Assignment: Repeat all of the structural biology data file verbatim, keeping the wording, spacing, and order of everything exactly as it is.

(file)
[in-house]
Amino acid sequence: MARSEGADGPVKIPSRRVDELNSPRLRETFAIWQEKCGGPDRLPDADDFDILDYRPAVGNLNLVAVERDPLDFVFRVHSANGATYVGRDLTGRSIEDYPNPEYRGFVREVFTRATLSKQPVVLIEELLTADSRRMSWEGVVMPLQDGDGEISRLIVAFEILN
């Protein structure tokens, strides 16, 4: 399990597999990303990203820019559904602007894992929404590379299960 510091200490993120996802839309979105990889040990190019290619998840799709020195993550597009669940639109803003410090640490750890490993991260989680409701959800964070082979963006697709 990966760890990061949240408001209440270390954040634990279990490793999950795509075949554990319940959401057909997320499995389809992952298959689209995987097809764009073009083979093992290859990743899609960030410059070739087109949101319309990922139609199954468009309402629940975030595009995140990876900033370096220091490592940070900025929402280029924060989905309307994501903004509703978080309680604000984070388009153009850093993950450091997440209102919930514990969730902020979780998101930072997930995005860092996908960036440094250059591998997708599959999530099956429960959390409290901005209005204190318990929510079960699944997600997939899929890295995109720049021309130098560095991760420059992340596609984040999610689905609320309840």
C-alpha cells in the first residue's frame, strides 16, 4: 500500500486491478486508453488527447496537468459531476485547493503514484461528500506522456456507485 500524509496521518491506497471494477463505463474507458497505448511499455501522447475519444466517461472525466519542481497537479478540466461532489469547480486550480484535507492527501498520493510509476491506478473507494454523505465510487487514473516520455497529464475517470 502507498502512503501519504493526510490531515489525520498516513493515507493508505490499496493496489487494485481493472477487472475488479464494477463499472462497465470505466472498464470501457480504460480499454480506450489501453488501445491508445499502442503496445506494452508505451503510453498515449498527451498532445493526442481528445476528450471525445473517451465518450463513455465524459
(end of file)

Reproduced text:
[in-house]
Amino acid sequence: MARSEGADGPVKIPSRRVDELNSPRLRETFAIWQEKCGGPDRLPDADDFDILDYRPAVGNLNLVAVERDPLDFVFRVHSANGATYVGRDLTGRSIEDYPNPEYRGFVREVFTRATLSKQPVVLIEELLTADSRRMSWEGVVMPLQDGDGEISRLIVAFEILN
């Protein structure tokens, strides 16, 4: 399990597999990303990203820019559904602007894992929404590379299960 510091200490993120996802839309979105990889040990190019290619998840799709020195993550597009669940639109803003410090640490750890490993991260989680409701959800964070082979963006697709 990966760890990061949240408001209440270390954040634990279990490793999950795509075949554990319940959401057909997320499995389809992952298959689209995987097809764009073009083979093992290859990743899609960030410059070739087109949101319309990922139609199954468009309402629940975030595009995140990876900033370096220091490592940070900025929402280029924060989905309307994501903004509703978080309680604000984070388009153009850093993950450091997440209102919930514990969730902020979780998101930072997930995005860092996908960036440094250059591998997708599959999530099956429960959390409290901005209005204190318990929510079960699944997600997939899929890295995109720049021309130098560095991760420059992340596609984040999610689905609320309840």
C-alpha cells in the first residue's frame, strides 16, 4: 500500500486491478486508453488527447496537468459531476485547493503514484461528500506522456456507485 500524509496521518491506497471494477463505463474507458497505448511499455501522447475519444466517461472525466519542481497537479478540466461532489469547480486550480484535507492527501498520493510509476491506478473507494454523505465510487487514473516520455497529464475517470 502507498502512503501519504493526510490531515489525520498516513493515507493508505490499496493496489487494485481493472477487472475488479464494477463499472462497465470505466472498464470501457480504460480499454480506450489501453488501445491508445499502442503496445506494452508505451503510453498515449498527451498532445493526442481528445476528450471525445473517451465518450463513455465524459